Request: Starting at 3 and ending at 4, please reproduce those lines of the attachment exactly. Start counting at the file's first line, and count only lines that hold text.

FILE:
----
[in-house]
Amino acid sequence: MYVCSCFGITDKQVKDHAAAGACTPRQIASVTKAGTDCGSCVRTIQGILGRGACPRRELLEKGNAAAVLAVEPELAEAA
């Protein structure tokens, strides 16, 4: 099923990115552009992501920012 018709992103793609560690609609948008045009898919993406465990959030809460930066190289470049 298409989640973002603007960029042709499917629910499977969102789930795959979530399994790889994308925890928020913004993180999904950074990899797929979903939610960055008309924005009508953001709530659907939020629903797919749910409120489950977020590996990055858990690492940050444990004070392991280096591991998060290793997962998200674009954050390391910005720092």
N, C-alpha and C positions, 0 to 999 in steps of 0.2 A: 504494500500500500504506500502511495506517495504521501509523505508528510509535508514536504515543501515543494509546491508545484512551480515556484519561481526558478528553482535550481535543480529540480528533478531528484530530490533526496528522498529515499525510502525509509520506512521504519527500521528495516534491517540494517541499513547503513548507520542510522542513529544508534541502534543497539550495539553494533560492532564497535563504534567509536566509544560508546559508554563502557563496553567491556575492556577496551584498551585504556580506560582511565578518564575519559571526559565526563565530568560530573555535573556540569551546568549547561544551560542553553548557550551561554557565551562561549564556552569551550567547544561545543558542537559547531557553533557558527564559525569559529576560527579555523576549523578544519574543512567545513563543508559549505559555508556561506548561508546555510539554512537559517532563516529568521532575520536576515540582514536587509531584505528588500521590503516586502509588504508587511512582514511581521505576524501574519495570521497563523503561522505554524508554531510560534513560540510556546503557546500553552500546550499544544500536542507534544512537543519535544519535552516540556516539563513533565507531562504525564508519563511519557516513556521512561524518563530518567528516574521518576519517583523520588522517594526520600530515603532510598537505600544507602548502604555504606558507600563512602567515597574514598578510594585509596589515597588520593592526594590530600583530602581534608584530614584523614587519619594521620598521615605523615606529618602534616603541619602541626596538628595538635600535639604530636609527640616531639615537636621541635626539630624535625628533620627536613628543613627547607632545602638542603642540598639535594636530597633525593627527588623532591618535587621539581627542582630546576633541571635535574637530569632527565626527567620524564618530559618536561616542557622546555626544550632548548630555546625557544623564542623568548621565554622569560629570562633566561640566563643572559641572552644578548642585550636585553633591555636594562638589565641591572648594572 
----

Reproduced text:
């Protein structure tokens, strides 16, 4: 099923990115552009992501920012 018709992103793609560690609609948008045009898919993406465990959030809460930066190289470049 298409989640973002603007960029042709499917629910499977969102789930795959979530399994790889994308925890928020913004993180999904950074990899797929979903939610960055008309924005009508953001709530659907939020629903797919749910409120489950977020590996990055858990690492940050444990004070392991280096591991998060290793997962998200674009954050390391910005720092």
N, C-alpha and C positions, 0 to 999 in steps of 0.2 A: 504494500500500500504506500502511495506517495504521501509523505508528510509535508514536504515543501515543494509546491508545484512551480515556484519561481526558478528553482535550481535543480529540480528533478531528484530530490533526496528522498529515499525510502525509509520506512521504519527500521528495516534491517540494517541499513547503513548507520542510522542513529544508534541502534543497539550495539553494533560492532564497535563504534567509536566509544560508546559508554563502557563496553567491556575492556577496551584498551585504556580506560582511565578518564575519559571526559565526563565530568560530573555535573556540569551546568549547561544551560542553553548557550551561554557565551562561549564556552569551550567547544561545543558542537559547531557553533557558527564559525569559529576560527579555523576549523578544519574543512567545513563543508559549505559555508556561506548561508546555510539554512537559517532563516529568521532575520536576515540582514536587509531584505528588500521590503516586502509588504508587511512582514511581521505576524501574519495570521497563523503561522505554524508554531510560534513560540510556546503557546500553552500546550499544544500536542507534544512537543519535544519535552516540556516539563513533565507531562504525564508519563511519557516513556521512561524518563530518567528516574521518576519517583523520588522517594526520600530515603532510598537505600544507602548502604555504606558507600563512602567515597574514598578510594585509596589515597588520593592526594590530600583530602581534608584530614584523614587519619594521620598521615605523615606529618602534616603541619602541626596538628595538635600535639604530636609527640616531639615537636621541635626539630624535625628533620627536613628543613627547607632545602638542603642540598639535594636530597633525593627527588623532591618535587621539581627542582630546576633541571635535574637530569632527565626527567620524564618530559618536561616542557622546555626544550632548548630555546625557544623564542623568548621565554622569560629570562633566561640566563643572559641572552644578548642585550636585553633591555636594562638589565641591572648594572 